Honda’s upcoming electric crossover model, which will use General Motors’ Ultium battery pack design, could be described as the Honda Prologue.
In April, Honda filed a trademark application with the US Patent and Trademark Office to reserve the name “Prolog” for use on “land vehicles, automobiles, battery electric vehicles and structural parts for the foregoing.” It now seems like that name could be used on the automaker’s first US-bonded electric crossover, previously confirmed to use GM’s Ultium battery pack design and Ultium Drive family of electric motors.
American Honda announced last March that it had entered into a tech-sharing partnership with GM that would allow it to leverage the automaker’s Ultium battery and engine technology for two future electric crossover models, one of which is below the Honda brand would fall and the other would be the luxury brand Acura. A separate report released earlier that year indicated that the Acura EV would be built alongside the Cadillac Lyriq at the GM Spring Hill Assembly plant in Tennessee, while the Honda model would be built at the GM Ramos Arizpe plant in Mexico. GM announced in April that it would invest more than $ 1 billion in its Ramos Arizpe plant to convert its sprawling assembly plant to produce electric vehicles.
Dave Gardner, executive vice president of national operations at American Honda, said earlier this year that while the new electric crossover models will use GM battery and engine technology, “everything across the platform will be uniquely Honda and uniquely Acura.” This would suggest that the Honda Prologue Crossover doesn’t use a GM platform or other GM parts bin components and only relies on GM components for the battery and powertrain.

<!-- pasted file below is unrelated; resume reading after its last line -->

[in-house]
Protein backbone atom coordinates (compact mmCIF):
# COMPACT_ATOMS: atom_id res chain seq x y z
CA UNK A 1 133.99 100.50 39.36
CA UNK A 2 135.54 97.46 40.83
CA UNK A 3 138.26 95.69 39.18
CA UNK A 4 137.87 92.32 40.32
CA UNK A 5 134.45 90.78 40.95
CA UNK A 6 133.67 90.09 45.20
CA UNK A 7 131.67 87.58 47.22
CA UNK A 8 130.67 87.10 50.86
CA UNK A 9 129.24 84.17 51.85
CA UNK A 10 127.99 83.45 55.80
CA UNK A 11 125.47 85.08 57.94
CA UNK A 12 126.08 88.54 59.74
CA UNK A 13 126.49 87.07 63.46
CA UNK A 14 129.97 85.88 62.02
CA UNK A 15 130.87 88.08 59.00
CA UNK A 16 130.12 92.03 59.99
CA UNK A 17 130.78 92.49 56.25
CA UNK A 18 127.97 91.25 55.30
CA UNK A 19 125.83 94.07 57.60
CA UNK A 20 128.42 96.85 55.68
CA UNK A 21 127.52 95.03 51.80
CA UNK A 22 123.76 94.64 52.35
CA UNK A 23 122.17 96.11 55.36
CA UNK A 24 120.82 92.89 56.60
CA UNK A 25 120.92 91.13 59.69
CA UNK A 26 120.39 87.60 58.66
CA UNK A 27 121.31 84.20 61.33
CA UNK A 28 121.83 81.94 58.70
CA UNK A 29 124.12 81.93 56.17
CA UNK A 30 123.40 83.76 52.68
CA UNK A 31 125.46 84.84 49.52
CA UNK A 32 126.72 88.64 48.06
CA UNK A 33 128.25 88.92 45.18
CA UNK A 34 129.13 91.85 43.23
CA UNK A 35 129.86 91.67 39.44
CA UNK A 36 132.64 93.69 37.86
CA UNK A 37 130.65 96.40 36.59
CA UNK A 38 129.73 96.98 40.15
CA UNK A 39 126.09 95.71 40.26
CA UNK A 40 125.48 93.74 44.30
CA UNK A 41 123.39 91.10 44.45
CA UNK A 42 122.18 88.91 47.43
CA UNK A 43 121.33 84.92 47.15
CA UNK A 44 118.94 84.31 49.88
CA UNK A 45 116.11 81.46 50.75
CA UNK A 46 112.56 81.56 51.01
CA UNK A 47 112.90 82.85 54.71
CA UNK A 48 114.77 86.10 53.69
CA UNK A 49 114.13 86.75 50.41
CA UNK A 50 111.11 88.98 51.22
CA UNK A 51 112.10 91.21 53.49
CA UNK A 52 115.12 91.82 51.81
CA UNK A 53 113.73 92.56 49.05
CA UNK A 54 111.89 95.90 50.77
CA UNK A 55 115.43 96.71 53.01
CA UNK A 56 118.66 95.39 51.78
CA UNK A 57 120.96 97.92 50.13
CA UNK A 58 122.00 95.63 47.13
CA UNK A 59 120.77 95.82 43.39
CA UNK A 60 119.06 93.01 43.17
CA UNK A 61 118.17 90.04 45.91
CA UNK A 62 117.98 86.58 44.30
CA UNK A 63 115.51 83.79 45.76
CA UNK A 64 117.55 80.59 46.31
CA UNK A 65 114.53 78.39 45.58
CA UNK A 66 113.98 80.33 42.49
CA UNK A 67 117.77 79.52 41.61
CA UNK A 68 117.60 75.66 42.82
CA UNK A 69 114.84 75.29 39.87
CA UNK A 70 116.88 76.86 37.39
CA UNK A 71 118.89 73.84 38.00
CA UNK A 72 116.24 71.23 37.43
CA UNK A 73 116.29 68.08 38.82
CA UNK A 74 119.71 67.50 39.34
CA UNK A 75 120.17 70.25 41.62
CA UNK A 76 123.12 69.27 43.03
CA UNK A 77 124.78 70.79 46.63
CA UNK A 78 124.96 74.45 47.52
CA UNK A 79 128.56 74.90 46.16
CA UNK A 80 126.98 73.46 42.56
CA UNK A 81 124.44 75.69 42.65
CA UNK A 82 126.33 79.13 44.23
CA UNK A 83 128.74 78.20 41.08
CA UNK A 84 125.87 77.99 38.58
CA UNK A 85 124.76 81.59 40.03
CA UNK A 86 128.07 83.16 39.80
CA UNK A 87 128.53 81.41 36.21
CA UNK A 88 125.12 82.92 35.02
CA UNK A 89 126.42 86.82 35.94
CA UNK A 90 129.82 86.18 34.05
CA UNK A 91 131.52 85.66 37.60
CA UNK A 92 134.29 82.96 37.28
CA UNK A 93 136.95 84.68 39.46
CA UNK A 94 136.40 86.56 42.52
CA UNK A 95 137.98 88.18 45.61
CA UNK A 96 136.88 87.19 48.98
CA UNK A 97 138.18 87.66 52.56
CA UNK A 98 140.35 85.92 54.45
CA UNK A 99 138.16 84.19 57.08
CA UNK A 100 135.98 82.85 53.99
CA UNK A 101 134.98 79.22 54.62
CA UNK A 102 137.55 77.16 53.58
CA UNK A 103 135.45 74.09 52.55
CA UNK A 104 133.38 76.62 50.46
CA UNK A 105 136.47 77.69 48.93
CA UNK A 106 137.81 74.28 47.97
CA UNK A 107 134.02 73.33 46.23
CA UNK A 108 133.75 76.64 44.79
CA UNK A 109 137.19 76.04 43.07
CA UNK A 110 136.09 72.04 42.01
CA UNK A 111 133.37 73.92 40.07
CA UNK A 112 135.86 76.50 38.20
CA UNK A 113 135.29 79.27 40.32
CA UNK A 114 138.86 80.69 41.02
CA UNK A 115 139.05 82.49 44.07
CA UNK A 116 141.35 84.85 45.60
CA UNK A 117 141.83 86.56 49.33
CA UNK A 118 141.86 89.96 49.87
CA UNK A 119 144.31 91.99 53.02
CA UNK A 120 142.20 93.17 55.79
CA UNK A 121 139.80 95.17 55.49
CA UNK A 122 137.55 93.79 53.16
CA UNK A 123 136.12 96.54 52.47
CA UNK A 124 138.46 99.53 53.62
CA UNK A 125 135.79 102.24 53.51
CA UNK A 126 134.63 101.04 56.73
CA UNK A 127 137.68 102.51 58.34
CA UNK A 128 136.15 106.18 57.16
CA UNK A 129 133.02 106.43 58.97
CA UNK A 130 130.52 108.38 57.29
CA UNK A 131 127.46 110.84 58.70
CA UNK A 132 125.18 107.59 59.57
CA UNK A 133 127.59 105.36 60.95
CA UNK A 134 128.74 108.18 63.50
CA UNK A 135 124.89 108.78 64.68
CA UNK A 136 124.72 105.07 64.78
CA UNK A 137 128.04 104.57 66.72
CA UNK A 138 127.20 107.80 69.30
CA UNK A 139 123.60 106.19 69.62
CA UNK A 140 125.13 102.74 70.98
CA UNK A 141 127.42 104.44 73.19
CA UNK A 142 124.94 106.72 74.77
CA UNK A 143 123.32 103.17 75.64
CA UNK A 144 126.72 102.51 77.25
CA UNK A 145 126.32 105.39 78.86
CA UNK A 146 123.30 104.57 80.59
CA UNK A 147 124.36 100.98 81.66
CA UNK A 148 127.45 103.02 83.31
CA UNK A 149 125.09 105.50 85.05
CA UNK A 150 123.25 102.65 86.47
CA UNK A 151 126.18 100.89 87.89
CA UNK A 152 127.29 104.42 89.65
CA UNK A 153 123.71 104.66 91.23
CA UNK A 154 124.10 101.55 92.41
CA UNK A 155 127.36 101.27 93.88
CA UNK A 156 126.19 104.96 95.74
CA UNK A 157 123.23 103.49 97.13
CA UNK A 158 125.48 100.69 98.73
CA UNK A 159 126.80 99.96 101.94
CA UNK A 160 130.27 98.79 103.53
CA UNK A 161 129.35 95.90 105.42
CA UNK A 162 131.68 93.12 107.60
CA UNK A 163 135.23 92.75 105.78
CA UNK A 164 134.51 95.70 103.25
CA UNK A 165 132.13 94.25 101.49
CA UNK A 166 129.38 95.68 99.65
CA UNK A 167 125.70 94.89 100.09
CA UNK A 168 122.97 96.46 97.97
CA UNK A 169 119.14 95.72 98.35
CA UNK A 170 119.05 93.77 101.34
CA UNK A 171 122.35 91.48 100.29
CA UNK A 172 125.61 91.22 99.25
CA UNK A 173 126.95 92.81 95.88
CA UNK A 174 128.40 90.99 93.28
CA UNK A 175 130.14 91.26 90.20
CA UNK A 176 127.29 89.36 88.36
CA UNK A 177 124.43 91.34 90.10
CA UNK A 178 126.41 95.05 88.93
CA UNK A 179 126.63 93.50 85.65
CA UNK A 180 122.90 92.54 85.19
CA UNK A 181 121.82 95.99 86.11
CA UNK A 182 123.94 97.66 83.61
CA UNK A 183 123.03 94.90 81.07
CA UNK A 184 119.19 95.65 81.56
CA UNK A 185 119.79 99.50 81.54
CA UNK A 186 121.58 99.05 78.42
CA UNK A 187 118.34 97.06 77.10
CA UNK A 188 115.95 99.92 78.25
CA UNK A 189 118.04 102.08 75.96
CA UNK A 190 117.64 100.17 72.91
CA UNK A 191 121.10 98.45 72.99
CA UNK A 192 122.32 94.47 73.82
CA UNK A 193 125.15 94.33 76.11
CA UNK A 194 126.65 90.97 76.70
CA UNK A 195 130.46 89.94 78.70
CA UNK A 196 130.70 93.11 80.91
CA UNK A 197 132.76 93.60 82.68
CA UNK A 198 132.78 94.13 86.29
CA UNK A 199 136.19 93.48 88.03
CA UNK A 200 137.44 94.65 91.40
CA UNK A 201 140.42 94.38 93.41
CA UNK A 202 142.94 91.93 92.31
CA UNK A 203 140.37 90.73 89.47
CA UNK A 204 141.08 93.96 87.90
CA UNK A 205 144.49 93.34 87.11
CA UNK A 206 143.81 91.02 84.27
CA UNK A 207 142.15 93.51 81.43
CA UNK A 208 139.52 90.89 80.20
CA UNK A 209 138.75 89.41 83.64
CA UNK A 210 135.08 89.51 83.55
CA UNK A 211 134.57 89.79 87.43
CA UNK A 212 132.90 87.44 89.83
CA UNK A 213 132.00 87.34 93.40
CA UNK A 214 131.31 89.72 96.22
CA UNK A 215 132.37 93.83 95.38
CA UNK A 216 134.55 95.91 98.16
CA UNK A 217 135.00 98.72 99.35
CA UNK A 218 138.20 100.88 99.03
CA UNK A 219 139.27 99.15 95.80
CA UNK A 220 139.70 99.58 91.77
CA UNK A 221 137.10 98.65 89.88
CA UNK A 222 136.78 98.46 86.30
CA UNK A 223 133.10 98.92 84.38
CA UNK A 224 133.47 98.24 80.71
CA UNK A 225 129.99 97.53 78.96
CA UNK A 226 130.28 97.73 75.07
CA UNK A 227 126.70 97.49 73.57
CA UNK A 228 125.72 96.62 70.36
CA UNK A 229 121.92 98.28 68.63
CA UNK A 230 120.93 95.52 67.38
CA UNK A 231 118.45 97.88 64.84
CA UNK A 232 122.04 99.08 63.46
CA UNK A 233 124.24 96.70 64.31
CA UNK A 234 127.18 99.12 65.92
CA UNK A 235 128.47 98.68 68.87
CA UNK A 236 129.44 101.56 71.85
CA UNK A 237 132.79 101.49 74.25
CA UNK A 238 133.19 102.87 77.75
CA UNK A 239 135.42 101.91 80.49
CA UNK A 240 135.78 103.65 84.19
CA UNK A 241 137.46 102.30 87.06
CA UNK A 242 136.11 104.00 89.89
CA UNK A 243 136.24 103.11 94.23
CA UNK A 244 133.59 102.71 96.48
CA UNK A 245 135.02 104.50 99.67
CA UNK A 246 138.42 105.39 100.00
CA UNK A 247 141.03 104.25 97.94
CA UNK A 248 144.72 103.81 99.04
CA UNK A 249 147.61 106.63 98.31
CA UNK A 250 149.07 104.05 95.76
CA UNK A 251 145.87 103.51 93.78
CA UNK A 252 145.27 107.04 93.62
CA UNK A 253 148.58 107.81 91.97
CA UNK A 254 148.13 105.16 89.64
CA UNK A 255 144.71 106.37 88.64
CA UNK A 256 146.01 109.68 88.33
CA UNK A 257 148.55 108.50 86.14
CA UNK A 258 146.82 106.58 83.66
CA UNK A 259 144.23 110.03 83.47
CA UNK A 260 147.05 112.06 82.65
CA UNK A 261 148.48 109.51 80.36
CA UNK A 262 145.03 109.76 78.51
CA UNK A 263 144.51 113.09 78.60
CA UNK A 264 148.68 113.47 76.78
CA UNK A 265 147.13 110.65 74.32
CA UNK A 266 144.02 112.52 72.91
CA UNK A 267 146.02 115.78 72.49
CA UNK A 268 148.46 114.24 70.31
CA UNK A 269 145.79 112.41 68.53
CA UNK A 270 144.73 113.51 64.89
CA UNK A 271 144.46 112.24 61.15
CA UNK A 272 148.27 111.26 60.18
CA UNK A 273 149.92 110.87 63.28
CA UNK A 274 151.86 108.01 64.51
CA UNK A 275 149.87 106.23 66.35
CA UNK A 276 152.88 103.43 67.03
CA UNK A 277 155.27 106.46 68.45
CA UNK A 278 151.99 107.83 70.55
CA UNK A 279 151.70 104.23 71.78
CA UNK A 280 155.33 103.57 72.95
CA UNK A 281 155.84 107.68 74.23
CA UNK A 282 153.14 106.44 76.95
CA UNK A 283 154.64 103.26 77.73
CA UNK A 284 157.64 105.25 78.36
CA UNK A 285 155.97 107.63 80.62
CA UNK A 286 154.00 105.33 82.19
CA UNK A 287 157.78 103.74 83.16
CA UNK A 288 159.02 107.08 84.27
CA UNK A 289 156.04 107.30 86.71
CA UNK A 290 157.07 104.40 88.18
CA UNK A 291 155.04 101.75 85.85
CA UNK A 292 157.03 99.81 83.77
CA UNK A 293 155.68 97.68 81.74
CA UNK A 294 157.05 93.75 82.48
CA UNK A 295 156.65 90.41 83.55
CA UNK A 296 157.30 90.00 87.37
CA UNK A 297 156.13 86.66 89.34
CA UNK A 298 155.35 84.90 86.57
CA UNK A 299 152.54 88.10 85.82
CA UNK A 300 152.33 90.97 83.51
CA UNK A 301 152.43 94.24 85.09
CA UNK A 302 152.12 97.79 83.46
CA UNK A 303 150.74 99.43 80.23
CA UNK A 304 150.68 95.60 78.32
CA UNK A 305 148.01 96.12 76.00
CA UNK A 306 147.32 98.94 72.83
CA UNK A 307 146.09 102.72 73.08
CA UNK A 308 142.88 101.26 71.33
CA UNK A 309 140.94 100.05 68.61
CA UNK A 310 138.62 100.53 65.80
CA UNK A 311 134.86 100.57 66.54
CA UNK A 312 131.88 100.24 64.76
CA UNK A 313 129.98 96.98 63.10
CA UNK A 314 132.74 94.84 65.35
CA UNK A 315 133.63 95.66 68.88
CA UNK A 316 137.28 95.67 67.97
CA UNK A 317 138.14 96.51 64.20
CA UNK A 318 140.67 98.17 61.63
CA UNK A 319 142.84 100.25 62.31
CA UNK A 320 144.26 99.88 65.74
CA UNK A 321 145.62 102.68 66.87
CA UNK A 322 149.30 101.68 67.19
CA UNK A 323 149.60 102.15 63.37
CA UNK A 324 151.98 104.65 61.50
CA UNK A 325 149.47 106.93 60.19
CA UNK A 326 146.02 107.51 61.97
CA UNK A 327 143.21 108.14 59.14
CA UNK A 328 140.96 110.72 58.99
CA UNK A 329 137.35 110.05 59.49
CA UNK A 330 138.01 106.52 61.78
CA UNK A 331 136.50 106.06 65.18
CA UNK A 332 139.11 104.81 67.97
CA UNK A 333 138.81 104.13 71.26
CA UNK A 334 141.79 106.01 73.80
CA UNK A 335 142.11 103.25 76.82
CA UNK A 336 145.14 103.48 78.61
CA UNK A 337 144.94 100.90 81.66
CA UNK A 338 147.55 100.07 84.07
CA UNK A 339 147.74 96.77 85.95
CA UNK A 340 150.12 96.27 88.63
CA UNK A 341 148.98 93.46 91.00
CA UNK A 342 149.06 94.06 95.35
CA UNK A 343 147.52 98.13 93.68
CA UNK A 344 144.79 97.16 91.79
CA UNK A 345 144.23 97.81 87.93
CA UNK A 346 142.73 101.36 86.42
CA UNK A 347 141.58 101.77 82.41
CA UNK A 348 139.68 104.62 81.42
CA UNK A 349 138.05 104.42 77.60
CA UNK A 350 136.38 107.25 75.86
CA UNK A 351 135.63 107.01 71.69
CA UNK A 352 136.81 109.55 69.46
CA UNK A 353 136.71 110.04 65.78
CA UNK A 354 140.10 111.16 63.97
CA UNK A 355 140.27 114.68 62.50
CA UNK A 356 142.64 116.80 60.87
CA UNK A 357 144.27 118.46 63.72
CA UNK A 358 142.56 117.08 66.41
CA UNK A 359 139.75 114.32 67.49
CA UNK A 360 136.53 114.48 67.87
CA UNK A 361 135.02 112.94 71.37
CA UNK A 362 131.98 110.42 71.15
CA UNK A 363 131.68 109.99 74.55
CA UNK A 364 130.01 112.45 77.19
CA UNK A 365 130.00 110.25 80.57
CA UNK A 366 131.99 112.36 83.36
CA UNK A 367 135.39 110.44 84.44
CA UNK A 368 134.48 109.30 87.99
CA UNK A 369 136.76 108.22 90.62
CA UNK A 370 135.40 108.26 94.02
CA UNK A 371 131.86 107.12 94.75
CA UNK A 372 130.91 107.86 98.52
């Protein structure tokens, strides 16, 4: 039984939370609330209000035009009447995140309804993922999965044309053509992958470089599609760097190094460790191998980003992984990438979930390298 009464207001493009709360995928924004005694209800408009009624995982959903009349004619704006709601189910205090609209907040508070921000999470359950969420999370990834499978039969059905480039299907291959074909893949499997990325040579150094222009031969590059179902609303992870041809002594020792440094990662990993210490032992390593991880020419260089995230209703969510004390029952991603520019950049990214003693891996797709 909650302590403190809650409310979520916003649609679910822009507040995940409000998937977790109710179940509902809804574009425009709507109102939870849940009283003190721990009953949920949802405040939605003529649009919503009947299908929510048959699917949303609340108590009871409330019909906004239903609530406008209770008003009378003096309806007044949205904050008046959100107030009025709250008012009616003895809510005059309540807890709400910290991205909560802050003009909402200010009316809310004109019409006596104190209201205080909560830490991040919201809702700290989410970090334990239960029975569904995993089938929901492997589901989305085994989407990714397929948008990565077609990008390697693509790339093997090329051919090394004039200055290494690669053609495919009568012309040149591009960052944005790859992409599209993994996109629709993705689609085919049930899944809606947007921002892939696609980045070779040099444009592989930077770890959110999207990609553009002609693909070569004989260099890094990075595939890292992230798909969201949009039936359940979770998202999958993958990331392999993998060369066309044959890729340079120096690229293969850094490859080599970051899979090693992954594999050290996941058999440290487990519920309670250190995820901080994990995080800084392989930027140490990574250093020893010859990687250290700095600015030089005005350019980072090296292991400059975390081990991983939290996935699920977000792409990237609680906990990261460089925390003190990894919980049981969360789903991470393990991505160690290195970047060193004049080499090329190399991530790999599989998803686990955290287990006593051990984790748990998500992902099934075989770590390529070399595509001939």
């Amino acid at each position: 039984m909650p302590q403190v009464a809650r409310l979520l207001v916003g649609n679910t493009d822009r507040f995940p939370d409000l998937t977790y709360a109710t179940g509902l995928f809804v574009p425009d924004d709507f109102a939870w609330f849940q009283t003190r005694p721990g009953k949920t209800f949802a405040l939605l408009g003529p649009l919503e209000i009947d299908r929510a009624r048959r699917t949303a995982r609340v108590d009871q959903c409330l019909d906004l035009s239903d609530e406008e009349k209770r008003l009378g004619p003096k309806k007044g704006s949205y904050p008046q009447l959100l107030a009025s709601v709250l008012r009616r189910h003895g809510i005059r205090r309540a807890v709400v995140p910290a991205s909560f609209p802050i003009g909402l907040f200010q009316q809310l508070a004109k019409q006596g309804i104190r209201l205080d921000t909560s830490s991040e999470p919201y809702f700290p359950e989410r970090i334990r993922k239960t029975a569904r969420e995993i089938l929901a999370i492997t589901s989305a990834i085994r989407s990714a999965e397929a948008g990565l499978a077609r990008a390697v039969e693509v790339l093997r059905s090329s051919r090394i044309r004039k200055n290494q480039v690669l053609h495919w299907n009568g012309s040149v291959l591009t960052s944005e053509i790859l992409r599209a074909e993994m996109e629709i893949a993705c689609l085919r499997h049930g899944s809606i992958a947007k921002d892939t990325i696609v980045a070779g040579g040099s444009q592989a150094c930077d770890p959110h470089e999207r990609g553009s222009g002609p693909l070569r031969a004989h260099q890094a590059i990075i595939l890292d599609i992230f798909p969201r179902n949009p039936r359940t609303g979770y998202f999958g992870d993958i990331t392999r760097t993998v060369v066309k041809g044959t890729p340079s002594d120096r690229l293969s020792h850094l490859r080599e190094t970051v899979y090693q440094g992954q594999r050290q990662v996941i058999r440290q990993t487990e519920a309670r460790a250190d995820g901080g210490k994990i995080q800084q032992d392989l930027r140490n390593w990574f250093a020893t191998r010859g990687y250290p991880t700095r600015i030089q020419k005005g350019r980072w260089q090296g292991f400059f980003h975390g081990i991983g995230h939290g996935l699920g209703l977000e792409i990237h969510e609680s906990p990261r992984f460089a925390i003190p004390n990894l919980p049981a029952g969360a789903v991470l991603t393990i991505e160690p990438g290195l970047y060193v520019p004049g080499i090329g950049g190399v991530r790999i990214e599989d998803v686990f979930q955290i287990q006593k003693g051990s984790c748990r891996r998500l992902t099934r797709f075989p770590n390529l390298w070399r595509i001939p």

GM and Honda have a long history of clean vehicle technology collaboration that began with a partnership to jointly develop next generation hydrogen fuel cell technology in 2013. Honda is also a key supporter of GM’s autonomous vehicle subsidiary Cruise and plans to eventually deploy autonomous vehicles on cruise vehicles on public roads in Japan. The automaker also joined GM’s battery cell development effort in 2018, working closely with the Detroit-based automaker to accelerate the development of its Ultium battery technology.
The Honda Prologue EV and the unnamed Acura EV are expected to hit the market for the 2024 model year.
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